Vanderbilt University's Latin American Public Opinion Project (LAPOP) released a new report yesterday on whether educational attainment, a key indicator of socioeconomic status, is related to skin color in Latin America and the Caribbean. "Pigmentocracy in the Americas: How is Educational Attainment Related to Skin Color?" is written by Edward Telles and Liza Steele, both at the Department of Sociology of Princeton University, and is part of LAPOP's AmericasBarometer series.
Based on data from LAPOP's 2010 AmericasBarometer, Telles and Steele's analysis concludes that people "with lighter skin color tend to have higher levels of schooling than those with dark skin color throughout the region, with few exceptions." The authors go on to say that "the negative relation between skin color and educational attainment occurs independently of class origin and other variables known to affect socioeconomic status."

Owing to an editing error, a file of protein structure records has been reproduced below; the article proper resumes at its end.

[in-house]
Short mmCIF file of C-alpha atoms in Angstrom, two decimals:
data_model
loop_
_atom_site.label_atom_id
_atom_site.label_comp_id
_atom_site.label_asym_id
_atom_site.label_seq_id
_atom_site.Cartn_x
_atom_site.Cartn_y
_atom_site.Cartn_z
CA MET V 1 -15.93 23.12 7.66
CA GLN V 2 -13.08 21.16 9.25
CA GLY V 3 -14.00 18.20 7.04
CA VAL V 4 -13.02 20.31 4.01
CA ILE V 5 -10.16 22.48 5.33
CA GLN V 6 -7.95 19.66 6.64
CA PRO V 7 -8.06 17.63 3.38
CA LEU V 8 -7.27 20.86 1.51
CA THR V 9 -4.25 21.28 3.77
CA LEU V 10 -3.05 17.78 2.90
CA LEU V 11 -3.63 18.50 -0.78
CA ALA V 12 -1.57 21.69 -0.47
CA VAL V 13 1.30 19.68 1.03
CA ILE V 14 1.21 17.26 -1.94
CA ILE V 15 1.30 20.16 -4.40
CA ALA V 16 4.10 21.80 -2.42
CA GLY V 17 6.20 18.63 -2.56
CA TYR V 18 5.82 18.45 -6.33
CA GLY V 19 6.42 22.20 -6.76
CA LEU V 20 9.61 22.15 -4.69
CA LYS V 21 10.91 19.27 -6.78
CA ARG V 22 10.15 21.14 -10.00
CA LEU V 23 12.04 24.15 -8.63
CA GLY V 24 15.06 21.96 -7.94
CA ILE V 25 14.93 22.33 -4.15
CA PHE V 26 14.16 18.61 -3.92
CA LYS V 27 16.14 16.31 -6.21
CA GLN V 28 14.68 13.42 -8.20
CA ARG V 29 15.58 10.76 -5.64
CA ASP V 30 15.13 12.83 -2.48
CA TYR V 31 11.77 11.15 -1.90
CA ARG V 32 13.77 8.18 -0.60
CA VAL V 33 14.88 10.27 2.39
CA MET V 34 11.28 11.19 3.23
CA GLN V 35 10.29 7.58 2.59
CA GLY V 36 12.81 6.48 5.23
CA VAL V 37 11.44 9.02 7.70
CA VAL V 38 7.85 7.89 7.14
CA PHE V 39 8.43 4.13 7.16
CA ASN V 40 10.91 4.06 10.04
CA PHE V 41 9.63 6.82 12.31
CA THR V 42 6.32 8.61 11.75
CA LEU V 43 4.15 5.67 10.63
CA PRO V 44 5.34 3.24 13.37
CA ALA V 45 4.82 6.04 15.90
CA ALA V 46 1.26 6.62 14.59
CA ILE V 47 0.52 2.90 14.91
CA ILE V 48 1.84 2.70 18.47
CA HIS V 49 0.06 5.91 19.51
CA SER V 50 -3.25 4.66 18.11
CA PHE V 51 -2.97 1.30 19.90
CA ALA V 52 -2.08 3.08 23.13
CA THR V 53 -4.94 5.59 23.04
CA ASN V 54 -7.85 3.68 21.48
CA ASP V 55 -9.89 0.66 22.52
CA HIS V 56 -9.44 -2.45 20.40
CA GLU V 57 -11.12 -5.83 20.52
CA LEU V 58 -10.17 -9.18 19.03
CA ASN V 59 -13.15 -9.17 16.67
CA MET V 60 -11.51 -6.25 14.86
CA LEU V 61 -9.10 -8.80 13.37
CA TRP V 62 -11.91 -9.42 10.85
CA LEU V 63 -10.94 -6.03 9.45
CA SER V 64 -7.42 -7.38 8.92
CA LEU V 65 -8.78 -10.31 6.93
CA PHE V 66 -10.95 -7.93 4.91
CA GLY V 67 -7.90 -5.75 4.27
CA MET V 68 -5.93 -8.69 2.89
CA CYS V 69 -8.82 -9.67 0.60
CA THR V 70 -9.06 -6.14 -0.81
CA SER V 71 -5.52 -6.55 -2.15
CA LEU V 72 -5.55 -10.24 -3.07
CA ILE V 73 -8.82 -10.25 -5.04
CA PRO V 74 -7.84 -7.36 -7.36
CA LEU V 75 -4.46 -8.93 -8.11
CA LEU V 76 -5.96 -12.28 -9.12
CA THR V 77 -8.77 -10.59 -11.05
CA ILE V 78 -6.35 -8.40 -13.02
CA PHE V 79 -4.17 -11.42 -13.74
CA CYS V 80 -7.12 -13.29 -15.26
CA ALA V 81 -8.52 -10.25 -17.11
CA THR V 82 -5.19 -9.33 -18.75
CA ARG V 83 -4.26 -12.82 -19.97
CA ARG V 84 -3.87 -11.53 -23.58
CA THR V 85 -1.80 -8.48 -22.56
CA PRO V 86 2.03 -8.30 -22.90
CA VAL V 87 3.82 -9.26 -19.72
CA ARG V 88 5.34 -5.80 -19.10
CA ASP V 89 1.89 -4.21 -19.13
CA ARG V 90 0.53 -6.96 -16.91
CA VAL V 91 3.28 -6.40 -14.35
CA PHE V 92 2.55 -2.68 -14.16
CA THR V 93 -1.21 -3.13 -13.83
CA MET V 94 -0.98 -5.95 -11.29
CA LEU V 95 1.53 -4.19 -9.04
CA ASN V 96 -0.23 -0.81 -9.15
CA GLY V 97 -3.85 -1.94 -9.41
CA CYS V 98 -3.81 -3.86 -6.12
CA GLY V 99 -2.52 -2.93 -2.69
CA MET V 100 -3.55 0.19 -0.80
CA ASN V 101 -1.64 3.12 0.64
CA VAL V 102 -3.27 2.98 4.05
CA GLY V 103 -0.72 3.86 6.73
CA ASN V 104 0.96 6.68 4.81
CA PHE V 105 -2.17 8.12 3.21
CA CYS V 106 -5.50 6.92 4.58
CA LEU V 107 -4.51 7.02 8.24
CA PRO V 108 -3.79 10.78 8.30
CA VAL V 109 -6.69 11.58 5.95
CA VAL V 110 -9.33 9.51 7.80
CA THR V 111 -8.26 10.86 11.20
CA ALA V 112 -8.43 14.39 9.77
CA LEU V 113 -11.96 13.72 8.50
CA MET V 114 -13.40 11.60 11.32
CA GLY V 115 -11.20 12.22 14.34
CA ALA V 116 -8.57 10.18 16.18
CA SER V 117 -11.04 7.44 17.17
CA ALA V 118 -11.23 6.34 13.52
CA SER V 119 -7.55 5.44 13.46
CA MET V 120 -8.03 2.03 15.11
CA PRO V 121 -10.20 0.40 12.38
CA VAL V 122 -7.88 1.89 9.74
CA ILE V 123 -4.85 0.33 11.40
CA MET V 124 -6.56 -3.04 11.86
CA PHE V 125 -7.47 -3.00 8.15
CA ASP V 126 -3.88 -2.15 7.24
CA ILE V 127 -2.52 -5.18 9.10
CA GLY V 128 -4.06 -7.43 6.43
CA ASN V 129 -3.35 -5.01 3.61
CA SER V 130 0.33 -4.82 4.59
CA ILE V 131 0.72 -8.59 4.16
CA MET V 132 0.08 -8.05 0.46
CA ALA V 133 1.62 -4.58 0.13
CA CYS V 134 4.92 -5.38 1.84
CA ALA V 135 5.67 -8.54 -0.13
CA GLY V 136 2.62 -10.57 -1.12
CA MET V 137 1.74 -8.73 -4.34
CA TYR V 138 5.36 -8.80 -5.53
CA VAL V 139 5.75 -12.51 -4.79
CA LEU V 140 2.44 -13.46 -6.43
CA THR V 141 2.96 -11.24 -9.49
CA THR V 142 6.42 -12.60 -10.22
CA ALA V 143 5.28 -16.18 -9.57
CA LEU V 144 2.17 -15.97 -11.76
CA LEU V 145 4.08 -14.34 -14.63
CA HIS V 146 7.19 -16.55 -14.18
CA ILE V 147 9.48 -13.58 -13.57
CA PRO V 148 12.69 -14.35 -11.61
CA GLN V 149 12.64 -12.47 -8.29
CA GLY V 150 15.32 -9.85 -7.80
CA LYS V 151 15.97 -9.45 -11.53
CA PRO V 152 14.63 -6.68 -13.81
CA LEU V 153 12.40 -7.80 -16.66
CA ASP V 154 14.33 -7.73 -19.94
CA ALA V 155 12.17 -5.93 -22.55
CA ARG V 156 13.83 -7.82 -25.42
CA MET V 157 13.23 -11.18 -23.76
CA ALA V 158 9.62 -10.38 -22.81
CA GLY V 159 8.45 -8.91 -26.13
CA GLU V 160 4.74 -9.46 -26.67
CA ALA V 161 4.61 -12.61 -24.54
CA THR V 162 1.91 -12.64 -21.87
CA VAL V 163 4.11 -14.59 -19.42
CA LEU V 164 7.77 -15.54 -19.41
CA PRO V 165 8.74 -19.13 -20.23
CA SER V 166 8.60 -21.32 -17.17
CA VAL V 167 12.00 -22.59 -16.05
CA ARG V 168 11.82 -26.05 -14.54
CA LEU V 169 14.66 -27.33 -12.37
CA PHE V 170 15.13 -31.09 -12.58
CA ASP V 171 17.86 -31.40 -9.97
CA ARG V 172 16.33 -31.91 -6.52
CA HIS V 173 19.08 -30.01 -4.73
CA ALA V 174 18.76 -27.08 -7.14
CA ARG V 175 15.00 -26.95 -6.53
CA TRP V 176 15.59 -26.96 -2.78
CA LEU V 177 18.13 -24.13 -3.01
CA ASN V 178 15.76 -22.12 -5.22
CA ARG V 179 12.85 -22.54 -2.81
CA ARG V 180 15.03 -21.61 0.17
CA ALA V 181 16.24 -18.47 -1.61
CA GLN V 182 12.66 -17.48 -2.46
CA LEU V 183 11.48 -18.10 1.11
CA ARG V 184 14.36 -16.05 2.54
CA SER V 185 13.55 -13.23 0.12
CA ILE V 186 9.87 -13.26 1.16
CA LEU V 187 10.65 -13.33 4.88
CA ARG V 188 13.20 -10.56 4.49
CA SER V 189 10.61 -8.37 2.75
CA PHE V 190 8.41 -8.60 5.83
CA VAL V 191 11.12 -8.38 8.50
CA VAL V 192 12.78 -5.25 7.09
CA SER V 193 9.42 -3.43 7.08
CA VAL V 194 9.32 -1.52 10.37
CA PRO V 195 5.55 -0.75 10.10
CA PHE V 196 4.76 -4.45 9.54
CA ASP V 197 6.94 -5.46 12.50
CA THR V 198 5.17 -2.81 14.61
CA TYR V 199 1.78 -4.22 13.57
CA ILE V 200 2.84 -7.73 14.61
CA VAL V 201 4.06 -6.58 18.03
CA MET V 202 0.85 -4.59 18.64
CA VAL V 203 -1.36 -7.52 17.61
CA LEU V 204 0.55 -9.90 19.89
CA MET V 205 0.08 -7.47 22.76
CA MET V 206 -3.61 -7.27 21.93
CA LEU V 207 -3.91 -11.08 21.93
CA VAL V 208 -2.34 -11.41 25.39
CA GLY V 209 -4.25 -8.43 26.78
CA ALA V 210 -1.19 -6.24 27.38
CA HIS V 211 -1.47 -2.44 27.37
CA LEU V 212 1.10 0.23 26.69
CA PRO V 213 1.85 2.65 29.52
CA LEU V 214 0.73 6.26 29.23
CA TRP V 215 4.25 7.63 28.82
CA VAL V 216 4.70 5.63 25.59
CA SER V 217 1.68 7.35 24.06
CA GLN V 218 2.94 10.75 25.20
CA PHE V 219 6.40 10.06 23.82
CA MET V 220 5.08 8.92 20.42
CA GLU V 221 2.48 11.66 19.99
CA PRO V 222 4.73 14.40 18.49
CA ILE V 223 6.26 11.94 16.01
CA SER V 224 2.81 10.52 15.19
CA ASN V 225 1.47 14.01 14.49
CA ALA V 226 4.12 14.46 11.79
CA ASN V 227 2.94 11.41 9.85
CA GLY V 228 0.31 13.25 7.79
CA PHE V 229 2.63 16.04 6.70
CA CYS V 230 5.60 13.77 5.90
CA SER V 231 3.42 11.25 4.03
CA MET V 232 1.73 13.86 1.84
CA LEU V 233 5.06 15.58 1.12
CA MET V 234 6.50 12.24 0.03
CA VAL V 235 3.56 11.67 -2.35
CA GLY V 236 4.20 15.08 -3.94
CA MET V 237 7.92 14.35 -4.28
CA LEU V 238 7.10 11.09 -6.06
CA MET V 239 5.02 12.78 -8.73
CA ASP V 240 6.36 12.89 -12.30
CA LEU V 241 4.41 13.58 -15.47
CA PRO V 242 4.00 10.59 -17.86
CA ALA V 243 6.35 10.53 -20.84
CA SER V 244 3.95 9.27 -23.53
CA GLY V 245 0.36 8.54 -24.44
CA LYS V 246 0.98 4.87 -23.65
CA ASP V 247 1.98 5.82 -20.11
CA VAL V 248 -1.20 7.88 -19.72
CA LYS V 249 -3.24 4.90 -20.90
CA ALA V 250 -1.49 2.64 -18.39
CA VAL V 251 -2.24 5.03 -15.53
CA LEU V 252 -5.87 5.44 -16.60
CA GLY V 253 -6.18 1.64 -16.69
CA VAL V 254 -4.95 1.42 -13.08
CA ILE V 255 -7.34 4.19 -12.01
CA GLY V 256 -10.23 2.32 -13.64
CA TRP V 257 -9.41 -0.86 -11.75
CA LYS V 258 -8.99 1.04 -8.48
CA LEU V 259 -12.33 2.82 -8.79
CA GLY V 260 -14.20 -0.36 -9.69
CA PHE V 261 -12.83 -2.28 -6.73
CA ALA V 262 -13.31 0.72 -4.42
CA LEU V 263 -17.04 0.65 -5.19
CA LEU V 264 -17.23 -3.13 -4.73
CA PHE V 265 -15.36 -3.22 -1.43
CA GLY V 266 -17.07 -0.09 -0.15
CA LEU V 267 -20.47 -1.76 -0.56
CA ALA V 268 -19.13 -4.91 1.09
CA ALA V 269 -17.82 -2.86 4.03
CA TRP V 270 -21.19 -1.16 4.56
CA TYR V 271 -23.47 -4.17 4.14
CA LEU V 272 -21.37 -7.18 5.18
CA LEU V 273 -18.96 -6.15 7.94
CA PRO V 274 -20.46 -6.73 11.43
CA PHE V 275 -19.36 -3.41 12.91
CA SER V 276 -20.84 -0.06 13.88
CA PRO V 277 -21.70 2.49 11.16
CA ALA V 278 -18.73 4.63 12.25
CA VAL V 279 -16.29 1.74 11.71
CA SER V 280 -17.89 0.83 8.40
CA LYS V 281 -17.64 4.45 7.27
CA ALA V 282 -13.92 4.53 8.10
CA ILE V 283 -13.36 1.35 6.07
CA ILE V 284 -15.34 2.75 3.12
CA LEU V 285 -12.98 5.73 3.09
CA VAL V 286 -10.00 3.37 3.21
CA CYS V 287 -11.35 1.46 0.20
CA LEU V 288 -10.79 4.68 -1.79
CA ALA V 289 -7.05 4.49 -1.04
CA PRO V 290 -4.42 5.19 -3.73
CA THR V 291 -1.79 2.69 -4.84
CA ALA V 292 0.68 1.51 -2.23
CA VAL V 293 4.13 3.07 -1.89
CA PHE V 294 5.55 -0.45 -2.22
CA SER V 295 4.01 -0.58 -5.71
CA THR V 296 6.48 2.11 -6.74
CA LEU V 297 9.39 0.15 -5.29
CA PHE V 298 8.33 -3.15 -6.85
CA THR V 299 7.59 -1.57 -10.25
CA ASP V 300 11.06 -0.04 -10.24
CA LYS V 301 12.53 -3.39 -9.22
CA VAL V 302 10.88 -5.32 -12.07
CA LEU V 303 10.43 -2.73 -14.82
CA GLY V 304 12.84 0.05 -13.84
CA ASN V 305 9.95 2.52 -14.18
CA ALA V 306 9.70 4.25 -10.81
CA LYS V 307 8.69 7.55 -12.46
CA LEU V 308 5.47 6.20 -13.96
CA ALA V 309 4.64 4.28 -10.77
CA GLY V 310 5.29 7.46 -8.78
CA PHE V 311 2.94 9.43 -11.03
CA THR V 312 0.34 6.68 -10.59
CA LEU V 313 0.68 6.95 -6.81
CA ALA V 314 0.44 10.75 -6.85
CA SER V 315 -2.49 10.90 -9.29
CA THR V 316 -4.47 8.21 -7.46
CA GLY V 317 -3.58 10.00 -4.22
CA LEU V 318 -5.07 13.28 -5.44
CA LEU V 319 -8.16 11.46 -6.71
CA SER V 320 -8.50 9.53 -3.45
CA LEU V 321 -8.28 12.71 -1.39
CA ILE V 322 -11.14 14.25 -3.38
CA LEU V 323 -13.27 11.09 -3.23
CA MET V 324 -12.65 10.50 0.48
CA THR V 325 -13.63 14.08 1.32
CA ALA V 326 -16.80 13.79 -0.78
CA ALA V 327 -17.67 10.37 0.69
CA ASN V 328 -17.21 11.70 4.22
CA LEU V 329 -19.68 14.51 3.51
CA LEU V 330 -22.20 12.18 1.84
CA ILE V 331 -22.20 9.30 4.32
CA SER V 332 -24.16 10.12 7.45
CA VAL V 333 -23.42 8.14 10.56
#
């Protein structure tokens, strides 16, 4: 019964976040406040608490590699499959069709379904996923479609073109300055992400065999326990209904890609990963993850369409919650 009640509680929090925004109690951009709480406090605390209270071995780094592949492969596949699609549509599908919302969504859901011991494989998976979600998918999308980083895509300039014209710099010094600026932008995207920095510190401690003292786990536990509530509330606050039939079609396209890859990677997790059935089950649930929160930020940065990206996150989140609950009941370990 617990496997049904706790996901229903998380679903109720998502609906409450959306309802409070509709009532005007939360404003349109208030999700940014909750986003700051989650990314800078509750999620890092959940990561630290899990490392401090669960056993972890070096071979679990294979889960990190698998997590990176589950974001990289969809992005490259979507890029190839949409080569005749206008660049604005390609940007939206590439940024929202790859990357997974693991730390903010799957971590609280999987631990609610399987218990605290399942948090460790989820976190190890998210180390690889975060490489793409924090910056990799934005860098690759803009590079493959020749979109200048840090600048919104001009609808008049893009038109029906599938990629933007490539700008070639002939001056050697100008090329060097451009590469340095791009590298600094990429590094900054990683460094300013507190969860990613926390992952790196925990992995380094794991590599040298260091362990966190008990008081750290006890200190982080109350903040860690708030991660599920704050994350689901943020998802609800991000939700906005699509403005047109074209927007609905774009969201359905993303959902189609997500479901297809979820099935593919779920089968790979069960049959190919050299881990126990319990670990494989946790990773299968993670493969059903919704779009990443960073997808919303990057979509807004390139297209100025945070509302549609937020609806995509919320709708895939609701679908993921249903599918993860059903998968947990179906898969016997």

For more analysis, read "The Effects of Skin Color in the Americas", an AQ Web Exclusive by the authors of this LAPOP report.
June 1: This AQ-Efecto Naím segment looks at sustainable cities in the hemisphere.